At the helm, the captain benefits from another long-range-cruiser feature: an inverted-rake windshield that both clears water faster than a standard windshield, and also helps to keep the boat’s interior cool by eliminating any greenhouse effects gleaned from overhanging glass. Sightlines there are unobstructed for nearly 360 degrees and the electronics package is customizable, though Raymarine is the standard offering. A beefy, RINA-class door to starboard opens up to a wide side deck, to aid with docking and lookout duty.
The 22XP’s windshield is not only functional, it also serves notice to those on the dock that this boat is purpose built for adventure. The yacht’s interior and exterior design was done by longtime Numarine collaborator Can Yalman, with naval architecture by the Italian, Umberto Tagliavini. Their creation is sufficiently aggressive in profile the way one might expect of a long-range cruiser. With high bulwarks and a beam that carries well forward, this Numarine looks almost as if it is spoiling for a fight. However, the flying bridge sweeps aft with a gentle curve that leavens the 22XP’s pugilistic appearance with a dollop of grace.
On board, this yacht is laid out with longer journeys in mind. The salon is open and beachy and benefits from natural light let in through sole-to-ceiling windows. The galley is to port and enclosed as the Europeans are known to do. But there is a three-burner cooktop and plenty of counter space for meal prep. I found the head-high refrigerator there a bit small for my liking for this style of boat, but was pleased to find that there was a second, similarly sized fridge hidden in the wood paneling just outside the galley.
The accommodations level comes in three- or four-stateroom layouts, and my test boat had the four-stateroom design. A full-beam, en suite, amidships master is the belle of the ball on the accommodations level, though the forepeak VIP was nearly as large and benefits from massive, angular, hullside windows that keep it feeling light and airy. A guest cabin to starboard had an athwartship queen-size berth, while a fourth cabin to port had a single. Notable for the American market, all of the heads had sizable showers with enough space to apply conditioner without banging your elbows. Crew quarters are aft, with access to the mains and other mechanicals.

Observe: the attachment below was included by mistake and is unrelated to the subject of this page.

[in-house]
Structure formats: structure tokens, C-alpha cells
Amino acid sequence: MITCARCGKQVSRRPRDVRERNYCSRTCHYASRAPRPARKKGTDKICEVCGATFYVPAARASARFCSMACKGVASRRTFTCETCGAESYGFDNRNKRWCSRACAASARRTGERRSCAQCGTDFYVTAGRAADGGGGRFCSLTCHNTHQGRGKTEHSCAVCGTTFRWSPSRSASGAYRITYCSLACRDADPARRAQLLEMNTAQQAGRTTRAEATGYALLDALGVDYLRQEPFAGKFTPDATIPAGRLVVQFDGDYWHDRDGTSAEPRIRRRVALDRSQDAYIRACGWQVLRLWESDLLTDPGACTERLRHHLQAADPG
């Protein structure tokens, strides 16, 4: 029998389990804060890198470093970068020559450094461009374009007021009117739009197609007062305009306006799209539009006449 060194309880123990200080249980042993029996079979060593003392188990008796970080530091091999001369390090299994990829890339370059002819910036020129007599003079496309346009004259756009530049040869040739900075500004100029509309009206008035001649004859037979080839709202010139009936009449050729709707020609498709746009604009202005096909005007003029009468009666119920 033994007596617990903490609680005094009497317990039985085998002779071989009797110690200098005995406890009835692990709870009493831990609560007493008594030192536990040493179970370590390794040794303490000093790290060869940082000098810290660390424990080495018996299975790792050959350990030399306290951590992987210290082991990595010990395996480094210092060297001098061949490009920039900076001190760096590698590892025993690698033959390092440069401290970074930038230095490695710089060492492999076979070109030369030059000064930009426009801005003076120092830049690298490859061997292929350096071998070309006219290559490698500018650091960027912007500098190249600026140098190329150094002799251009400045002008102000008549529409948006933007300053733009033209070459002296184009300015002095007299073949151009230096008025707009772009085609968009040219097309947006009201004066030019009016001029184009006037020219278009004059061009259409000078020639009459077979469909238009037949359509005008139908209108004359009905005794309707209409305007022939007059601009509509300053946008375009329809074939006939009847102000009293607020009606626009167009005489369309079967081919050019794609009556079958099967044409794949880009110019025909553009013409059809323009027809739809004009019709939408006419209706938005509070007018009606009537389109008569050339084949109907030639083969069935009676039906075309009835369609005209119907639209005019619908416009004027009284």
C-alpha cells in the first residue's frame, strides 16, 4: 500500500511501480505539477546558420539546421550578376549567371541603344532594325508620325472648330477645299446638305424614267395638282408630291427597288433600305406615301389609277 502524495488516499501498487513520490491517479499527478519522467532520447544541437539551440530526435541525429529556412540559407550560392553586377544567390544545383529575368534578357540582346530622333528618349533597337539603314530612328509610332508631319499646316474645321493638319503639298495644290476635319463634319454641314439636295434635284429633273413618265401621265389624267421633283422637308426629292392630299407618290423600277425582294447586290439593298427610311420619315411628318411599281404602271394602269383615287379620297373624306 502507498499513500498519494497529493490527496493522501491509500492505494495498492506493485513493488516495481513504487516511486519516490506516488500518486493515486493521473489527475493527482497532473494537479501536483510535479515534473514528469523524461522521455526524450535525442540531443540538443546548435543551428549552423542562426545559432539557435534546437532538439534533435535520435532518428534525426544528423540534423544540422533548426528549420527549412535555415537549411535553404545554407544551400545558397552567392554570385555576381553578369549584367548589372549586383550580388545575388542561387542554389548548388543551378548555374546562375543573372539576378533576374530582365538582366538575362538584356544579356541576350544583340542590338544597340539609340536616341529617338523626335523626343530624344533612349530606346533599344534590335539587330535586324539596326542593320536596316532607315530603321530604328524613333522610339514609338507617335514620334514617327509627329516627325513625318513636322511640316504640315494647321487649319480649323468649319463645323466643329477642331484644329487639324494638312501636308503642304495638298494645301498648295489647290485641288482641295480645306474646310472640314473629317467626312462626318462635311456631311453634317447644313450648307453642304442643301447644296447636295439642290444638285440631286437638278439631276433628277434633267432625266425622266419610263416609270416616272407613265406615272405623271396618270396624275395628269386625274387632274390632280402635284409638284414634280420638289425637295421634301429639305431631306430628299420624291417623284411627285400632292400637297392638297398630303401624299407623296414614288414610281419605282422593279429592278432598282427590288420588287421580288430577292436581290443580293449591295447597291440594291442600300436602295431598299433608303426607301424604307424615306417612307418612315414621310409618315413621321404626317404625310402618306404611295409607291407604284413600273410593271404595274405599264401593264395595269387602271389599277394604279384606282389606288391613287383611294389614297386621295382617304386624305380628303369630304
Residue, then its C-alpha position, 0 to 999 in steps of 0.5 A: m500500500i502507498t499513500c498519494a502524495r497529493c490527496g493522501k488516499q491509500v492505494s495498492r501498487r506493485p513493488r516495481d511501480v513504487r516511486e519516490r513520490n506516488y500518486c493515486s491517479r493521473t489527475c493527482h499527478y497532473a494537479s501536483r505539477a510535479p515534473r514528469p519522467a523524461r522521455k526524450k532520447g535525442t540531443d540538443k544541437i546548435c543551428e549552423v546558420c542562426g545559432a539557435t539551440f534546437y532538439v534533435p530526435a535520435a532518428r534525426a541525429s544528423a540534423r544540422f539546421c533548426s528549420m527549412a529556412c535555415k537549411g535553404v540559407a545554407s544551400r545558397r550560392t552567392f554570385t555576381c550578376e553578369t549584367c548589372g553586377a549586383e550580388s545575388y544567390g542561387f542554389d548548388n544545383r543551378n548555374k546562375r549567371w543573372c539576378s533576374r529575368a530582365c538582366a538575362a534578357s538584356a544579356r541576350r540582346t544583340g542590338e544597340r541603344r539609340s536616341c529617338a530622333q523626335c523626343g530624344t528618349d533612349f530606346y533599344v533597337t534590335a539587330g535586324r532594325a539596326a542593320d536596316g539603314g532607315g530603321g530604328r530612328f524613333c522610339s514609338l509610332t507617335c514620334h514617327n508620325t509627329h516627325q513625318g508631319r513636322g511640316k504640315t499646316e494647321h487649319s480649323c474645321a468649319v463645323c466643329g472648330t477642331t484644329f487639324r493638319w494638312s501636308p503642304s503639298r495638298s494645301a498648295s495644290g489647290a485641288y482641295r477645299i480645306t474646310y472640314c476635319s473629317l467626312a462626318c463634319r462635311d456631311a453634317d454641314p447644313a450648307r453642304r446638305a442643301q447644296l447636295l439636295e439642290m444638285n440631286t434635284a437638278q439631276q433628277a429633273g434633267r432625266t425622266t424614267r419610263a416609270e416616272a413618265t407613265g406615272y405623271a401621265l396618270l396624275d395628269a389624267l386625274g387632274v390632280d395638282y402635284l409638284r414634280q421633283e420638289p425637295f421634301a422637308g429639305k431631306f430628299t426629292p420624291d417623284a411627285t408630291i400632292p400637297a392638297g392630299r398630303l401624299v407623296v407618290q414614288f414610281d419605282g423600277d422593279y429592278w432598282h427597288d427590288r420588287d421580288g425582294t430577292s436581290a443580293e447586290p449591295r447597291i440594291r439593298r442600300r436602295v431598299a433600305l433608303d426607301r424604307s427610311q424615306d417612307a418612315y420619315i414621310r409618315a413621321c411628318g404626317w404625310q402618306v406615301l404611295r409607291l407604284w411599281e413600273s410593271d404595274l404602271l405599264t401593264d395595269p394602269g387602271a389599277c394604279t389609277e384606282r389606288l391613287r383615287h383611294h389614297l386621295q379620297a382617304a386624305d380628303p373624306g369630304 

Another place where space was impressive was in the engine room. Headroom was 7 feet, and access to the Cummins powerplants was excellent with all key parts within an arm’s reach, and the twin Cummins generators—rated at 22.5 kW and 13.5 kW, respectively—were easily serviceable as well. The engine room sole was done in white gelcoat to easily identify splatters.
This was not the typical engine room you might expect to find on a European boat. But then again, Numarine and Malaz are not building in a typical European style. Much the same way its home country biscects Europe and Asia, the builder is spanning the gap between European build practices and the American penchant for spending long amounts of time on board. And they’re doing so quite laudably. The 22XP is a yacht that offers comfort, style, and seaworthy assurances no matter which direction you decide to take her.
LOA: 74ft. 2in.
Beam; 21ft. 6in.
Displacement: 119,300 lbs.
Fuel: 1,585 gal.
Water: 290 gal.
Engine: 2x 425-hp Cummins
This article was originally published in the October 2022 issue.